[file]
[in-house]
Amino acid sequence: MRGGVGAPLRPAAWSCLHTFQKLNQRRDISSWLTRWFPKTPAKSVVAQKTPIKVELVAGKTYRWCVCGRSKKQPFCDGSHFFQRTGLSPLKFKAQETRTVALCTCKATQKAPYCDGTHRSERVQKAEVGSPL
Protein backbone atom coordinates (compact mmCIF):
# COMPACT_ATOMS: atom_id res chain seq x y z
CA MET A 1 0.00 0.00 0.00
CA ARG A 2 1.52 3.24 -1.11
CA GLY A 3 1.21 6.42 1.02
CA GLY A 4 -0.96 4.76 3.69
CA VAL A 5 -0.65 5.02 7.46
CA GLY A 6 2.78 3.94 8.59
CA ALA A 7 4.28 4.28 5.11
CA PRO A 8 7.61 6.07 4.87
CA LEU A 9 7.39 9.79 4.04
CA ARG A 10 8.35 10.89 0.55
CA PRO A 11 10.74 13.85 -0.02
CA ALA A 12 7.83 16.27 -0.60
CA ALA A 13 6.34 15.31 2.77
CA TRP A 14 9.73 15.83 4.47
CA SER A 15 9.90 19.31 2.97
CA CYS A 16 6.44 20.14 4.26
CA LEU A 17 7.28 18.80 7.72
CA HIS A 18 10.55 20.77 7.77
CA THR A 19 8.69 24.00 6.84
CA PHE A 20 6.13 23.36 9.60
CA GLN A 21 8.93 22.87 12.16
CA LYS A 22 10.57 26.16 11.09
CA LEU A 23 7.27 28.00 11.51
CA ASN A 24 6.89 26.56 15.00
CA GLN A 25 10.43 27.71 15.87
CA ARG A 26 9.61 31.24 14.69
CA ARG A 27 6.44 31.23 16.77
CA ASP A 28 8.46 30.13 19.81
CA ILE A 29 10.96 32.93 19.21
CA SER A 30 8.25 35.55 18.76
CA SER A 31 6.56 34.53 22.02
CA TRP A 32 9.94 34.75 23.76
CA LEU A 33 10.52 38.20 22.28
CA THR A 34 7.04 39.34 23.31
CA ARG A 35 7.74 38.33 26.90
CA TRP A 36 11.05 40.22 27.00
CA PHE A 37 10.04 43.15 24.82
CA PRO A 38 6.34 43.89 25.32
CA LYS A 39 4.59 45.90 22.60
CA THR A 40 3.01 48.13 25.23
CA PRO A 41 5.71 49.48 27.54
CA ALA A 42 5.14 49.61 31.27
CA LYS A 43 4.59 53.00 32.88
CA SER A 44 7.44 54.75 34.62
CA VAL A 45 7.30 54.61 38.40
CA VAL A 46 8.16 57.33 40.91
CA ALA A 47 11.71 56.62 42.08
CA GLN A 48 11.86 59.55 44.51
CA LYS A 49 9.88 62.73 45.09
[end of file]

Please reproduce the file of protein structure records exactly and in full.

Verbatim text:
[in-house]
Amino acid sequence: MRGGVGAPLRPAAWSCLHTFQKLNQRRDISSWLTRWFPKTPAKSVVAQKTPIKVELVAGKTYRWCVCGRSKKQPFCDGSHFFQRTGLSPLKFKAQETRTVALCTCKATQKAPYCDGTHRSERVQKAEVGSPL
Protein backbone atom coordinates (compact mmCIF):
# COMPACT_ATOMS: atom_id res chain seq x y z
CA MET A 1 0.00 0.00 0.00
CA ARG A 2 1.52 3.24 -1.11
CA GLY A 3 1.21 6.42 1.02
CA GLY A 4 -0.96 4.76 3.69
CA VAL A 5 -0.65 5.02 7.46
CA GLY A 6 2.78 3.94 8.59
CA ALA A 7 4.28 4.28 5.11
CA PRO A 8 7.61 6.07 4.87
CA LEU A 9 7.39 9.79 4.04
CA ARG A 10 8.35 10.89 0.55
CA PRO A 11 10.74 13.85 -0.02
CA ALA A 12 7.83 16.27 -0.60
CA ALA A 13 6.34 15.31 2.77
CA TRP A 14 9.73 15.83 4.47
CA SER A 15 9.90 19.31 2.97
CA CYS A 16 6.44 20.14 4.26
CA LEU A 17 7.28 18.80 7.72
CA HIS A 18 10.55 20.77 7.77
CA THR A 19 8.69 24.00 6.84
CA PHE A 20 6.13 23.36 9.60
CA GLN A 21 8.93 22.87 12.16
CA LYS A 22 10.57 26.16 11.09
CA LEU A 23 7.27 28.00 11.51
CA ASN A 24 6.89 26.56 15.00
CA GLN A 25 10.43 27.71 15.87
CA ARG A 26 9.61 31.24 14.69
CA ARG A 27 6.44 31.23 16.77
CA ASP A 28 8.46 30.13 19.81
CA ILE A 29 10.96 32.93 19.21
CA SER A 30 8.25 35.55 18.76
CA SER A 31 6.56 34.53 22.02
CA TRP A 32 9.94 34.75 23.76
CA LEU A 33 10.52 38.20 22.28
CA THR A 34 7.04 39.34 23.31
CA ARG A 35 7.74 38.33 26.90
CA TRP A 36 11.05 40.22 27.00
CA PHE A 37 10.04 43.15 24.82
CA PRO A 38 6.34 43.89 25.32
CA LYS A 39 4.59 45.90 22.60
CA THR A 40 3.01 48.13 25.23
CA PRO A 41 5.71 49.48 27.54
CA ALA A 42 5.14 49.61 31.27
CA LYS A 43 4.59 53.00 32.88
CA SER A 44 7.44 54.75 34.62
CA VAL A 45 7.30 54.61 38.40
CA VAL A 46 8.16 57.33 40.91
CA ALA A 47 11.71 56.62 42.08
CA GLN A 48 11.86 59.55 44.51
CA LYS A 49 9.88 62.73 45.09